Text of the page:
Overseas visitors get insight into Aussie life
Thursday 17 January, 2013
Five overseas students staying at Warrane over the Christmas break were treated to some memorable insights into Australian life during the 2012 Warrane post-Christmas road trip.
This year the crew, led by David Curran – Bursar of Warrane for almost 28 years – and Rob Assen, headed south on Boxing Day to see Australia’s “southernmost point”, Squeaky Beach on Wilson's Promontory near Melbourne.
The group included Andres Alarcon Galarza from Equador, Sergio Moya and Raimundo Correa Suazo from Chile, Satoshi Hanada from Japan and Shimon Endo from New Zealand. Going south they followed the Sydney-to-Melbourne Coastal Drive and returned via the Hume Highway.
Stops included Wollongong, Nowra, Lakes Entrance, Bega, Golden Beach, Sale, The Snowy Mountains, Mount Kosciusko National Park, Jindabyne and Canberra. Among the highlights were Mass at Sale Cathedral, swimming in the Jindabyne lakes and camping by a river in the Snowy Mountains.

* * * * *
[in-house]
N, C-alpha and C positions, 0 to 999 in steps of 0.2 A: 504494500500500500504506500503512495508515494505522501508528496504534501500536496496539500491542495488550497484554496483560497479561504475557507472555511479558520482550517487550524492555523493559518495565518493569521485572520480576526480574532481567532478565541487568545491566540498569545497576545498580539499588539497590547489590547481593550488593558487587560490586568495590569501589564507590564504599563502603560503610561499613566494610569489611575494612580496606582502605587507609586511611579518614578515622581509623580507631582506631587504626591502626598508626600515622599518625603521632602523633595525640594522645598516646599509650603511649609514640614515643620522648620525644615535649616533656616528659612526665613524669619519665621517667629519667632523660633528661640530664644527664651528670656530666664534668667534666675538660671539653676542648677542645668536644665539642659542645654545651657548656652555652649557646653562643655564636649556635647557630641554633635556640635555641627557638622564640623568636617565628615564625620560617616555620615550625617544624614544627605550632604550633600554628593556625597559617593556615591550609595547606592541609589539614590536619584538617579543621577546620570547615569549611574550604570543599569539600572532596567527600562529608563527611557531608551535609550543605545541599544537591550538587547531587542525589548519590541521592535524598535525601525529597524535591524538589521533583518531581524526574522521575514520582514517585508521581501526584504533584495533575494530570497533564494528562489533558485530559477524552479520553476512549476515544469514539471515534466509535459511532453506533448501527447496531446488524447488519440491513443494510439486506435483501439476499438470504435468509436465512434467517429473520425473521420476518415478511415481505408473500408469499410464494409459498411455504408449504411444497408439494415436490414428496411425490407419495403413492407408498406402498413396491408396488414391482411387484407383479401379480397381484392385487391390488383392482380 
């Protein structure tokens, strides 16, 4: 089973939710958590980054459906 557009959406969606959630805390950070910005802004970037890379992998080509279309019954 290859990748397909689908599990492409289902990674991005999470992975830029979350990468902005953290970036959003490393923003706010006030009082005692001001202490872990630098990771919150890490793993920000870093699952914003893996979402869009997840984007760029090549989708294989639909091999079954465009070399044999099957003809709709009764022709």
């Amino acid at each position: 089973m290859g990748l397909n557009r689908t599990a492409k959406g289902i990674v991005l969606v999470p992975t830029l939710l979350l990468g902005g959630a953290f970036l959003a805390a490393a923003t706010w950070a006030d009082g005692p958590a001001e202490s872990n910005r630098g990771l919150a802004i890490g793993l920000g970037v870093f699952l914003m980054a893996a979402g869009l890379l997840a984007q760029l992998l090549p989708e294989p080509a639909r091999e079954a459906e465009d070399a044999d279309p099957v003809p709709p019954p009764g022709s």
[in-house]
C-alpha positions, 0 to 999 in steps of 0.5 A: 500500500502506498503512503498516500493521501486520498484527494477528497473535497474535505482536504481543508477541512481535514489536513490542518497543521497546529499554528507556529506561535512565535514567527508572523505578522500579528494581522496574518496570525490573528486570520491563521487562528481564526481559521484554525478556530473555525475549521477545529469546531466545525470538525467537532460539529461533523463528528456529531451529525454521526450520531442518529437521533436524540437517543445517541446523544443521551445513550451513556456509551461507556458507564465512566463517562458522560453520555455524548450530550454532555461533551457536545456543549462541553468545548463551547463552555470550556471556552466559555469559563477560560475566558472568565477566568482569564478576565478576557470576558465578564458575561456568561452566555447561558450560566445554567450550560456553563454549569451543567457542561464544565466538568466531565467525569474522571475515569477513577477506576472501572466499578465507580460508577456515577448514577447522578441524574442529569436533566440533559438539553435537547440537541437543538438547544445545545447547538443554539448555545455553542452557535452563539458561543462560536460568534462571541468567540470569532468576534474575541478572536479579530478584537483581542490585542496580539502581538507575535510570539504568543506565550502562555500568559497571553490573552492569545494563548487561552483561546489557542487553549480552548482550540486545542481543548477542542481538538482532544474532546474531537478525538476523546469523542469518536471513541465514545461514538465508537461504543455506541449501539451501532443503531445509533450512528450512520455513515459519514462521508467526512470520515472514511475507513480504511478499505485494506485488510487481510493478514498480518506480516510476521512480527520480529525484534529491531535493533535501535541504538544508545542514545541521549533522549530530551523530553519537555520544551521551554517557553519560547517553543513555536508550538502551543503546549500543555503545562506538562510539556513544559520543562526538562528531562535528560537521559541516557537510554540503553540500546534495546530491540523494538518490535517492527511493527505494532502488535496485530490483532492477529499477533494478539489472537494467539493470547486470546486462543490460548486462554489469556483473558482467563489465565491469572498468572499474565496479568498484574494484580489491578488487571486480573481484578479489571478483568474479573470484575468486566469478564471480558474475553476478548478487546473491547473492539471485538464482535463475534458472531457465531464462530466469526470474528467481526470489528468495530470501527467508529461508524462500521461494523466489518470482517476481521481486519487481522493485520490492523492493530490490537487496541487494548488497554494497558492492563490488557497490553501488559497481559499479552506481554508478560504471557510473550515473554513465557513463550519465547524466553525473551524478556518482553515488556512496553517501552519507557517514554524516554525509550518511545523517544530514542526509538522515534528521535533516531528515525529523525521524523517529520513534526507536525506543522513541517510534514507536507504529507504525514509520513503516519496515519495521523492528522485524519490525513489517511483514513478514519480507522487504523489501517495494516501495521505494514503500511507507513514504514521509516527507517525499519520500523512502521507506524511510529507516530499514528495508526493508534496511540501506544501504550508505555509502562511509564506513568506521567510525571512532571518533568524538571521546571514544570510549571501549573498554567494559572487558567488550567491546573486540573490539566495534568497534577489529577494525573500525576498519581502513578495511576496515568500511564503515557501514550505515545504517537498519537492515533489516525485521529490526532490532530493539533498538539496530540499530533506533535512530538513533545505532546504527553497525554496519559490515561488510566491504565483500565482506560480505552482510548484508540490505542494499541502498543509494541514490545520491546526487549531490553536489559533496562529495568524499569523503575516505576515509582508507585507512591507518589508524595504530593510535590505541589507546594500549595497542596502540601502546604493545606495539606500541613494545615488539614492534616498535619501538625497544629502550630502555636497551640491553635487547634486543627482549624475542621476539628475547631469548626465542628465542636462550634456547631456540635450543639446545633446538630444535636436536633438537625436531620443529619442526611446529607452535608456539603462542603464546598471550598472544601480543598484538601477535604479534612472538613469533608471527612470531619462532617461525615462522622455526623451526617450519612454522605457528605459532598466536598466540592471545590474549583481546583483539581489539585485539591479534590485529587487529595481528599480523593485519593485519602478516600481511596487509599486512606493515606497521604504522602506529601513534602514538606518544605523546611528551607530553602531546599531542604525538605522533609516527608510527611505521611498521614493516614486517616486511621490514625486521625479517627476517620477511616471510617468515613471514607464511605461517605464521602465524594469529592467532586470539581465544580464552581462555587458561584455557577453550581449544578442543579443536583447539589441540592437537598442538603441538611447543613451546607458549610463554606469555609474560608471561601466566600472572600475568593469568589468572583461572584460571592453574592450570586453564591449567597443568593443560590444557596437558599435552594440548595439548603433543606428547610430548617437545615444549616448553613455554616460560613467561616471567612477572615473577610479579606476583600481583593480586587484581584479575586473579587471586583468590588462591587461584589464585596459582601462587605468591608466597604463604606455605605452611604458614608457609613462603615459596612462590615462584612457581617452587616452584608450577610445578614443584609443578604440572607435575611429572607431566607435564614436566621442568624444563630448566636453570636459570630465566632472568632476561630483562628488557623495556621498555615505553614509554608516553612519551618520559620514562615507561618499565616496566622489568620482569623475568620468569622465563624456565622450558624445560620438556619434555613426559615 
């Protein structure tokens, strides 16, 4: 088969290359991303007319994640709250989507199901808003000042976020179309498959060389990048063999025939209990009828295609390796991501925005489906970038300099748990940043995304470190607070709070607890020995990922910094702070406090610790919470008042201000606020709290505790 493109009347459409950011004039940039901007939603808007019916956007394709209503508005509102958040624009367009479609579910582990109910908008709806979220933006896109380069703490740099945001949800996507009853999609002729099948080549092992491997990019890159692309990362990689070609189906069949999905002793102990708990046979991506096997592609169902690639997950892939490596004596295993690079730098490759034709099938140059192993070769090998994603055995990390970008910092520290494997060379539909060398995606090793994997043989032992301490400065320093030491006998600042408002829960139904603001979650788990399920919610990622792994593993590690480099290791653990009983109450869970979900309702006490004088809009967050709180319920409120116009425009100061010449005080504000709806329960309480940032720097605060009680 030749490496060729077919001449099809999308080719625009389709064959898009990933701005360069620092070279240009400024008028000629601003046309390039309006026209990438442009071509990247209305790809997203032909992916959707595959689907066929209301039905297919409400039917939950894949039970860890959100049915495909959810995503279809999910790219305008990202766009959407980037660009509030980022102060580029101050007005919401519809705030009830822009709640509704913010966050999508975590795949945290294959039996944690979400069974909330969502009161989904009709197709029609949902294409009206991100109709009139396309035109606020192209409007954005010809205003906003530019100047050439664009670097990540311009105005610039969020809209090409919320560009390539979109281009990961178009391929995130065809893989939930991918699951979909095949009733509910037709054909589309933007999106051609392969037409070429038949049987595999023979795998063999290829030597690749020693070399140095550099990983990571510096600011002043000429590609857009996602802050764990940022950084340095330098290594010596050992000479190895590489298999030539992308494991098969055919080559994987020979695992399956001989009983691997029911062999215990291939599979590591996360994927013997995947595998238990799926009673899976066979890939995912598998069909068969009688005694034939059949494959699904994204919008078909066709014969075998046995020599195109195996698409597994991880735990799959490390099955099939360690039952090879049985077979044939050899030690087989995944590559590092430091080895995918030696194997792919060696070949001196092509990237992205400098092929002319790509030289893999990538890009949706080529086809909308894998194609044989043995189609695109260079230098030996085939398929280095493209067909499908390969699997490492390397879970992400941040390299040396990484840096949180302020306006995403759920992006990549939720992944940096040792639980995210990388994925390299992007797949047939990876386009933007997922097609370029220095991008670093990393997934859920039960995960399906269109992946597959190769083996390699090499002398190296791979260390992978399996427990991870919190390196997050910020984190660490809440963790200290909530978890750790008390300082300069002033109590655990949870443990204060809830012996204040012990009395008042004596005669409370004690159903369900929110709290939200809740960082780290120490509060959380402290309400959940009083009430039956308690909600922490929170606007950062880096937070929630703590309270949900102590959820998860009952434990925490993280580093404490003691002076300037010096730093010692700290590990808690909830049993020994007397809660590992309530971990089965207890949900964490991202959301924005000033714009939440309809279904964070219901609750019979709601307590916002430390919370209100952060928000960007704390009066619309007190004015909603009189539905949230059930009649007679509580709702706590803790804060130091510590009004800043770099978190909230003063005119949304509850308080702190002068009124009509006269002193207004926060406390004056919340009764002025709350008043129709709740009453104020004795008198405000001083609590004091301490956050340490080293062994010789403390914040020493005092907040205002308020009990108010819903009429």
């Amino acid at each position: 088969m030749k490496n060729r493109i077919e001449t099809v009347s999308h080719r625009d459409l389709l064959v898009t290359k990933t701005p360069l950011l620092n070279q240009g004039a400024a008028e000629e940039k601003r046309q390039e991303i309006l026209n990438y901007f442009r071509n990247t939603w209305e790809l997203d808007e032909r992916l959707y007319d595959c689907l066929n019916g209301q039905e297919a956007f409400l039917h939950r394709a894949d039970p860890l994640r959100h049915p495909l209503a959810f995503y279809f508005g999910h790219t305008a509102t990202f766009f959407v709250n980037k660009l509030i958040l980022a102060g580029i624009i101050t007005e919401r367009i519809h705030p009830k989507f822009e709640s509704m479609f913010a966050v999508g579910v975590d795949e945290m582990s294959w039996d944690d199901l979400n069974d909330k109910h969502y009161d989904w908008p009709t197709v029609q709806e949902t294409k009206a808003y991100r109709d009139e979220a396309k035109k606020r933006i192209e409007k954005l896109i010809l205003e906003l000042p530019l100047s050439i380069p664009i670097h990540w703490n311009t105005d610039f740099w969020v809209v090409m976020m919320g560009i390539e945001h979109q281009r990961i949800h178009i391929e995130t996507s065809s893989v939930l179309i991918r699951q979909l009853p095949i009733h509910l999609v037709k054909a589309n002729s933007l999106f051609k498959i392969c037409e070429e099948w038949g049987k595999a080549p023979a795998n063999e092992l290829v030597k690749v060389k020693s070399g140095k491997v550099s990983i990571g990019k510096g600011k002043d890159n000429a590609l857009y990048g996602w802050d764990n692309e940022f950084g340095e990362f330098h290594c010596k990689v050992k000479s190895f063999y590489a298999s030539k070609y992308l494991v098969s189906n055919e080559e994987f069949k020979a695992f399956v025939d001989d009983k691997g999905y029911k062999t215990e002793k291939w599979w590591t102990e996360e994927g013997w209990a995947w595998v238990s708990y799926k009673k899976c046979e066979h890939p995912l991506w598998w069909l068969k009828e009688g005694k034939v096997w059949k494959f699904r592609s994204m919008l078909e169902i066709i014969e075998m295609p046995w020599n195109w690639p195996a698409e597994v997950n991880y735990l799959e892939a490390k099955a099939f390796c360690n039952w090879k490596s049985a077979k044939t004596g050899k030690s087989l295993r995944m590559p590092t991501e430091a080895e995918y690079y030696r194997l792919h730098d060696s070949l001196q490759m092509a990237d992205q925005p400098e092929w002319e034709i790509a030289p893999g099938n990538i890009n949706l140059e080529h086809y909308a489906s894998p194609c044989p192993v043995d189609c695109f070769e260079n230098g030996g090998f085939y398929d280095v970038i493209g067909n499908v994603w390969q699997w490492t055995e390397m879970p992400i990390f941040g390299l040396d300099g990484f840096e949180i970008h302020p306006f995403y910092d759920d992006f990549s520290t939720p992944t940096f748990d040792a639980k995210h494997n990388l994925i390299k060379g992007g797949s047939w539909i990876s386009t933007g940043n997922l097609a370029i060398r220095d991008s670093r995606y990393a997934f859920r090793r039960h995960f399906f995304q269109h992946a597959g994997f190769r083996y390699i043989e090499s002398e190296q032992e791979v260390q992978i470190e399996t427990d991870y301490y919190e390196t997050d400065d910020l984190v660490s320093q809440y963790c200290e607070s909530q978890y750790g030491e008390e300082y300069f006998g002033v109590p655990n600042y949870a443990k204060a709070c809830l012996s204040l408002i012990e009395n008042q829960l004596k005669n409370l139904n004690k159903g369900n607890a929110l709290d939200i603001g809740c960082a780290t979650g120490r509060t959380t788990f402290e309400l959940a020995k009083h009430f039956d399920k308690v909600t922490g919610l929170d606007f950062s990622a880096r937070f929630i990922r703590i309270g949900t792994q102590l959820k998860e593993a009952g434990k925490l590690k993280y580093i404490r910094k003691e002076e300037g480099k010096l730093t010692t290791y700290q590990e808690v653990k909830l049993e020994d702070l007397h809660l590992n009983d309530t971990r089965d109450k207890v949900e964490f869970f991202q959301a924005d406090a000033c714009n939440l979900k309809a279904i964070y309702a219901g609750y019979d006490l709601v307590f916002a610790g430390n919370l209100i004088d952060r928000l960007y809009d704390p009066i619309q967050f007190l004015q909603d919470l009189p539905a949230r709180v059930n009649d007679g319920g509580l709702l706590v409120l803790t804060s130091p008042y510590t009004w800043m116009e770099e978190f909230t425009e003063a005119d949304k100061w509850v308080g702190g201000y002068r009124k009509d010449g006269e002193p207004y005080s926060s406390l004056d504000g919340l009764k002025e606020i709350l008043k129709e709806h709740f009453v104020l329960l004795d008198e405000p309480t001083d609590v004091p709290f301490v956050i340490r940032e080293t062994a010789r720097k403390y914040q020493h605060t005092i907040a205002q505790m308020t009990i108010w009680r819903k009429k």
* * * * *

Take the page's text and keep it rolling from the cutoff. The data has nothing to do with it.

“Camping in the Snowy was one of the most memorable things for me,” said Andres. “It was a beautiful spot and we had a great campfire. It was so beautiful we didn’t even mind the flies and mossies.”
Another thing Andres will remember is the injury he sustained at Lakes Entrance where he was stung by a bee while walking barefoot. Fortunately, it was the only injury of the trip.
In Canberra, the group managed to take part in the New Year’s celebrations, including fireworks in Civic Square, and dropped in to see former Warrane staff member Tio Faulkner at his Canberra home where they got a big surprise. . .
“One of the highlights of the whole trip came when we drove into Tio’s street,” Rob Assen said. “There was an invasion of kangaroos there unlike anything you have ever seen. We counted over two dozen – more than the total number we saw in the rest of the road trip. I think someone estimated that we only spotted about ten in the more than two thousand kilometres we covered.
“It was a memorable moment for our overseas guests – not something they will forget in a hurry.”